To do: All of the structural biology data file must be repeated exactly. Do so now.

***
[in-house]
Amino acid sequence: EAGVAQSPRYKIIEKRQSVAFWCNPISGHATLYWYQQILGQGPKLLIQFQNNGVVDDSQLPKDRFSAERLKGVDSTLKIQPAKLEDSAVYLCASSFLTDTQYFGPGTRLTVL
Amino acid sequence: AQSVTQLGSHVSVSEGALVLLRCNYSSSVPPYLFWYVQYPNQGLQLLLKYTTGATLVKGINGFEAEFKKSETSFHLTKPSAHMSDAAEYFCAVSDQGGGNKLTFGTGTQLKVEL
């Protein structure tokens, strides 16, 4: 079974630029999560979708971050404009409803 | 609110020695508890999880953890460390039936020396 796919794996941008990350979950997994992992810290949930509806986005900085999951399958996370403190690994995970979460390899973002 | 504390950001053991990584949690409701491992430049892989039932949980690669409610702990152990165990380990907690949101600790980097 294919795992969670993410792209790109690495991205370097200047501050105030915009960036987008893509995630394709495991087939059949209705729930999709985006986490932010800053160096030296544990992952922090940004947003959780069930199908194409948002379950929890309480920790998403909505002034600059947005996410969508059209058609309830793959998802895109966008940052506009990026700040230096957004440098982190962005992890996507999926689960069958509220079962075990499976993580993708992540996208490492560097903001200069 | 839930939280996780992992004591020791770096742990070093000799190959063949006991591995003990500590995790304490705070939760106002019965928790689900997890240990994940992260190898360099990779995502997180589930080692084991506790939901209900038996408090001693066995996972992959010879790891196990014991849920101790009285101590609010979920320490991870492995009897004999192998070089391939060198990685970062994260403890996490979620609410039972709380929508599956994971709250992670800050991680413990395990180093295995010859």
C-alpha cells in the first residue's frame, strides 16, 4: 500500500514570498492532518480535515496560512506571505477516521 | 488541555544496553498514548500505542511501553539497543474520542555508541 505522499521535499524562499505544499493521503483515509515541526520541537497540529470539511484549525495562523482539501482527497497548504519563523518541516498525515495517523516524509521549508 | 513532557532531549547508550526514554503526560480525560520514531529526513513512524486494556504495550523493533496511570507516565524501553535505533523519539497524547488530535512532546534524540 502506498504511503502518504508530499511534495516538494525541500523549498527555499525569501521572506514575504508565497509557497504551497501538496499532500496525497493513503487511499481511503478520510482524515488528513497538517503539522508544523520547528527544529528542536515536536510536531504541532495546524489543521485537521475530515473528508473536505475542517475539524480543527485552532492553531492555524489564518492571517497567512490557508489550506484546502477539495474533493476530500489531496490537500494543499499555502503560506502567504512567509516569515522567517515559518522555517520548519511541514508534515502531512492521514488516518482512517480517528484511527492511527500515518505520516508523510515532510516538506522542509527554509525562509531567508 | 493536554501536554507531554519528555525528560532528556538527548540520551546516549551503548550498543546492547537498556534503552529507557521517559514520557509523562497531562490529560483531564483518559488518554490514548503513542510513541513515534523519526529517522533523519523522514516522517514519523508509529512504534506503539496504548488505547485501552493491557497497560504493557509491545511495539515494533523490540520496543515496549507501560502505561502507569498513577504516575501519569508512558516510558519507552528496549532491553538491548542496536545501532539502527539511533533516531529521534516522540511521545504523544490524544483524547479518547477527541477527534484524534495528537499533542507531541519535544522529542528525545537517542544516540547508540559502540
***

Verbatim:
[in-house]
Amino acid sequence: EAGVAQSPRYKIIEKRQSVAFWCNPISGHATLYWYQQILGQGPKLLIQFQNNGVVDDSQLPKDRFSAERLKGVDSTLKIQPAKLEDSAVYLCASSFLTDTQYFGPGTRLTVL
Amino acid sequence: AQSVTQLGSHVSVSEGALVLLRCNYSSSVPPYLFWYVQYPNQGLQLLLKYTTGATLVKGINGFEAEFKKSETSFHLTKPSAHMSDAAEYFCAVSDQGGGNKLTFGTGTQLKVEL
């Protein structure tokens, strides 16, 4: 079974630029999560979708971050404009409803 | 609110020695508890999880953890460390039936020396 796919794996941008990350979950997994992992810290949930509806986005900085999951399958996370403190690994995970979460390899973002 | 504390950001053991990584949690409701491992430049892989039932949980690669409610702990152990165990380990907690949101600790980097 294919795992969670993410792209790109690495991205370097200047501050105030915009960036987008893509995630394709495991087939059949209705729930999709985006986490932010800053160096030296544990992952922090940004947003959780069930199908194409948002379950929890309480920790998403909505002034600059947005996410969508059209058609309830793959998802895109966008940052506009990026700040230096957004440098982190962005992890996507999926689960069958509220079962075990499976993580993708992540996208490492560097903001200069 | 839930939280996780992992004591020791770096742990070093000799190959063949006991591995003990500590995790304490705070939760106002019965928790689900997890240990994940992260190898360099990779995502997180589930080692084991506790939901209900038996408090001693066995996972992959010879790891196990014991849920101790009285101590609010979920320490991870492995009897004999192998070089391939060198990685970062994260403890996490979620609410039972709380929508599956994971709250992670800050991680413990395990180093295995010859």
C-alpha cells in the first residue's frame, strides 16, 4: 500500500514570498492532518480535515496560512506571505477516521 | 488541555544496553498514548500505542511501553539497543474520542555508541 505522499521535499524562499505544499493521503483515509515541526520541537497540529470539511484549525495562523482539501482527497497548504519563523518541516498525515495517523516524509521549508 | 513532557532531549547508550526514554503526560480525560520514531529526513513512524486494556504495550523493533496511570507516565524501553535505533523519539497524547488530535512532546534524540 502506498504511503502518504508530499511534495516538494525541500523549498527555499525569501521572506514575504508565497509557497504551497501538496499532500496525497493513503487511499481511503478520510482524515488528513497538517503539522508544523520547528527544529528542536515536536510536531504541532495546524489543521485537521475530515473528508473536505475542517475539524480543527485552532492553531492555524489564518492571517497567512490557508489550506484546502477539495474533493476530500489531496490537500494543499499555502503560506502567504512567509516569515522567517515559518522555517520548519511541514508534515502531512492521514488516518482512517480517528484511527492511527500515518505520516508523510515532510516538506522542509527554509525562509531567508 | 493536554501536554507531554519528555525528560532528556538527548540520551546516549551503548550498543546492547537498556534503552529507557521517559514520557509523562497531562490529560483531564483518559488518554490514548503513542510513541513515534523519526529517522533523519523522514516522517514519523508509529512504534506503539496504548488505547485501552493491557497497560504493557509491545511495539515494533523490540520496543515496549507501560502505561502507569498513577504516575501519569508512558516510558519507552528496549532491553538491548542496536545501532539502527539511533533516531529521534516522540511521545504523544490524544483524547479518547477527541477527534484524534495528537499533542507531541519535544522529542528525545537517542544516540547508540559502540